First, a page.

We are daily using different Intravenous Solutions for various patients suffering with different medical conditions. We don’t even look for their content, concentration and other things written on the label that these solutions are having. But for your kind information, examiners will definitely look into those small details and questions will be asked. Those questions will be very simple but will be confusing. Nurseshere.com, through this article is trying to sort out this issue. Lets study in detail about various intravenous solutions in use.
Before going into deep, let us learn the basics.
TYPES OF SOLUTIONS
There are three types of solutions. They are Hypotonic solutions, Hypertonic solutions and Isotonic solutions. Osmosis is the basic principle that lie behind this classification. Osmosis is the process of diffusion of water molecules from an area of higher concentration to an area of lower concentration through a semipermeable membrane.
Hypotonic solution – In hypotonic solution – “Solute concentration is less and water concentration is more”. So in turn cell increases in size as water enters the cell. Eg. Raisin getting bigger in water
Mnemonic – Hypo – Cell is going to blow
Isotonic solution – In isotonic solution – “Solute concentration is equal to cell and water moves in and out of the cell frequently”. The cell remains the same size. Eg. Red blood Cell
Mnemonic – Iso – In is the Same as Out
Hypertonic solution – In hypertonic solution – “Solution has less water and cell has more water”. As a result water leaves the cell making it shrink in size.
Eg. Carrot in salt water
- Normal Saline – Normal saline is 0.9% Nacl in water. It is a crystalloid and isotonic solution. Osmolarity – 308 mOsm
Uses – Increases circulating plasma volume when red cells are adequate. Used in case of shock, Diabetic Ketoacidosis (fluid replacement), blood transfusions, Resuscitation, Metabolic alkalosis and Hypercalcemia.
Contraindications – Use with caution in case of patients with Heart Failure, Oedema, Hypernatremia (Reason – Fluid overload)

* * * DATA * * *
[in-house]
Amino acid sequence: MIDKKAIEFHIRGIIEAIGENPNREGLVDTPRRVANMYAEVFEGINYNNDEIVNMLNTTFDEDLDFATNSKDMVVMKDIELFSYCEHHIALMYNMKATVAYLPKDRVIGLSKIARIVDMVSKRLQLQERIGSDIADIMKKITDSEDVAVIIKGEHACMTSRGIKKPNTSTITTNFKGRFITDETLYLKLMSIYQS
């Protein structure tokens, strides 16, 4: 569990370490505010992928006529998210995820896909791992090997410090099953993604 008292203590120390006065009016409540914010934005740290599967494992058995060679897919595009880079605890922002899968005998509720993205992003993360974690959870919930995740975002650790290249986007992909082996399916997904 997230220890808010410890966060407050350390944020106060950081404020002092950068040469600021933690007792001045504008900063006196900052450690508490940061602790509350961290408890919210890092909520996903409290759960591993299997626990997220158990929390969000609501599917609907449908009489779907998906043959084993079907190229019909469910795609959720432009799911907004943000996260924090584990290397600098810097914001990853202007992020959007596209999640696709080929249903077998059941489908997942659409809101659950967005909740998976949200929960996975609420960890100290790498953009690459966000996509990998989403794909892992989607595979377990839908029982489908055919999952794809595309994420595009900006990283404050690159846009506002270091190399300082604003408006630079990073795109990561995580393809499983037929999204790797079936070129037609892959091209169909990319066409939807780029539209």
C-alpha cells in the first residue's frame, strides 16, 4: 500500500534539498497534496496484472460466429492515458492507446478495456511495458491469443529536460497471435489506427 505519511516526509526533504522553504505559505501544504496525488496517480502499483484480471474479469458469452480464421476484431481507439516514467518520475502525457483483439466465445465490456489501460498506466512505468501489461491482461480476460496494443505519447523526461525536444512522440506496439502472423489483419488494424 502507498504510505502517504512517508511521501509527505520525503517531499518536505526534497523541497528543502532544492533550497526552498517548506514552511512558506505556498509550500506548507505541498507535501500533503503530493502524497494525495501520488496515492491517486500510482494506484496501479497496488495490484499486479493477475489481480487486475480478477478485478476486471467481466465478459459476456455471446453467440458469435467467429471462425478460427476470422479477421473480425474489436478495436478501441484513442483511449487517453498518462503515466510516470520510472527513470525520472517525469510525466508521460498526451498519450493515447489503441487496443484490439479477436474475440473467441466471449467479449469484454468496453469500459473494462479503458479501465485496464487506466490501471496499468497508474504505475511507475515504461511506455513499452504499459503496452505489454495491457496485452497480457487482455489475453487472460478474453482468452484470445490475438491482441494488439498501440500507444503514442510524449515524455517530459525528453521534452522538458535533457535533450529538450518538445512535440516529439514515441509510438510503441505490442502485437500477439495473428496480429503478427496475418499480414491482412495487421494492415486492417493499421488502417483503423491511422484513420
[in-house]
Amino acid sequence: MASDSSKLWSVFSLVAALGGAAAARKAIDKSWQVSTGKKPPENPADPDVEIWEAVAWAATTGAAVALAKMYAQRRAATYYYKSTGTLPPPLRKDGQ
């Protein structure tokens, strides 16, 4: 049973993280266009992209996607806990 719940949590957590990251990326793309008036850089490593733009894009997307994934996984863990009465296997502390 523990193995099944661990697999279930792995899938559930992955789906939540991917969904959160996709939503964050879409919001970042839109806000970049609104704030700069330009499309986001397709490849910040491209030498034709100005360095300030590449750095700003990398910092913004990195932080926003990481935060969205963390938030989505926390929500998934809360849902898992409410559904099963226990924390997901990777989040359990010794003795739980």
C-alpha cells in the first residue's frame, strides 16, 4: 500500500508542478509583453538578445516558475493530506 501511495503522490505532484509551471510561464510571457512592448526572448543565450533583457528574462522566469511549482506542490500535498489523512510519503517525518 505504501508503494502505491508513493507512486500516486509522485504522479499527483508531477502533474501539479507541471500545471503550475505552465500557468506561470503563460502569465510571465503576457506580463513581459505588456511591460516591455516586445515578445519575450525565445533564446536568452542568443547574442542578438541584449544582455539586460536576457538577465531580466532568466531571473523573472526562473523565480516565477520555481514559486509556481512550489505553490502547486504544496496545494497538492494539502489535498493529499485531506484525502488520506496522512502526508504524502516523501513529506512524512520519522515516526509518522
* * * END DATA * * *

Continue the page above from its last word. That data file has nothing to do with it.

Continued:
2. 1/2 Normal Saline – 0.45% NaCl in water. This is a crystalloid hypotonic solution with 154 mOsm.
Uses – Used in Water replacement, increasing fluid volume, Hypertonic dehydration, Sodium and Chloride depletion, Gastric fluid loss from nasogastric sucioning or vomiting.
Contraindications and special considerations – Do no use for Liver diseases, trauma or burns. Can cause cardiovascular collapse and increase in ICP. Used in fluid replacement of diabetic patients.
3. Ringer Lactate Solution – Content is Normal saline with electrolytes and buffer. Isotonic solution with osmolality of 275mOsm.
Uses – Replaces fluid and buffers pH. Used in Hypovolemia, Dehydration, Burns, Lower GI Tract fluid loss and Acute Blood loss.
Special Considerations – Has pottassium, so don’t use for patient with renal faliure as it can cause hyperkalemia. Don’t use in liver diseases as patient can’t metabolize lactate. (Normally lactate gets converted into bicarbonate in healthy liver) Except of Magnesium, Ringer Lactate Solution is similar to human serum.
4. 5% Dextrose Solution – This is 5% dextrose in water crystalloid, isotonic sloution. But physiologically it is hypotonic with osmolality of 260 mOsm.
Uses – Raises total fluid volume, Helps in rehydration and excretion and solves hypernatremia.
Solution will become hypotonic when dextrose is metabolized
Causes fluid overload in patients with renal and cardiac disease.
Provides 170-200 calories/1L of 5% Dextrose
5. DNS Solution – DNS Solution is 5% dextrose in 0.9% Saline. It is a hypertonic solution with osmolality value of 560 mOsm
Uses – In hypotonic dehydration, replaces fluid sodium, chloride and calories, Second drug of choice in circulatory insufficiency (first being plasma expanders), Used in case od SIADH and Addisonian crisis.
Use with caution in patients with Cardiac and Renal failure.
Watch for signs of fluid volume overload.
6. D51/2NS – Dextrose 5% in 0.45% saline. Hypertonic solution with 406 osmolality.
Uses – Most common postoperative fluid
7. D5LR – Dextrose 5% in Lactated Ringer’s. Hypertonic solution with 575 mOsm.
Uses – Same as RL solution, but provides more calories
Contraindications – Newborns due to risk of fatal ceftriaxone – calcium salt precipitation.
8. Normosol-R – Isotonic solution with 295mOsm
Uses – Replaces fluid and buffers pH, Indicated in burns, surgery, trauma and shock.
Now you have an idea about common crystalloids used for fluid and electrolyte balance in body. But this article is not complete without telling about Colloids.
What are colloids?
Colloids are given to preserve a high colloid osmotic pressure in blood. Colloids increase the intravascular volume. They are of two types – One is commonly used Hydroxyethyl starch and other one is Gelovusine.
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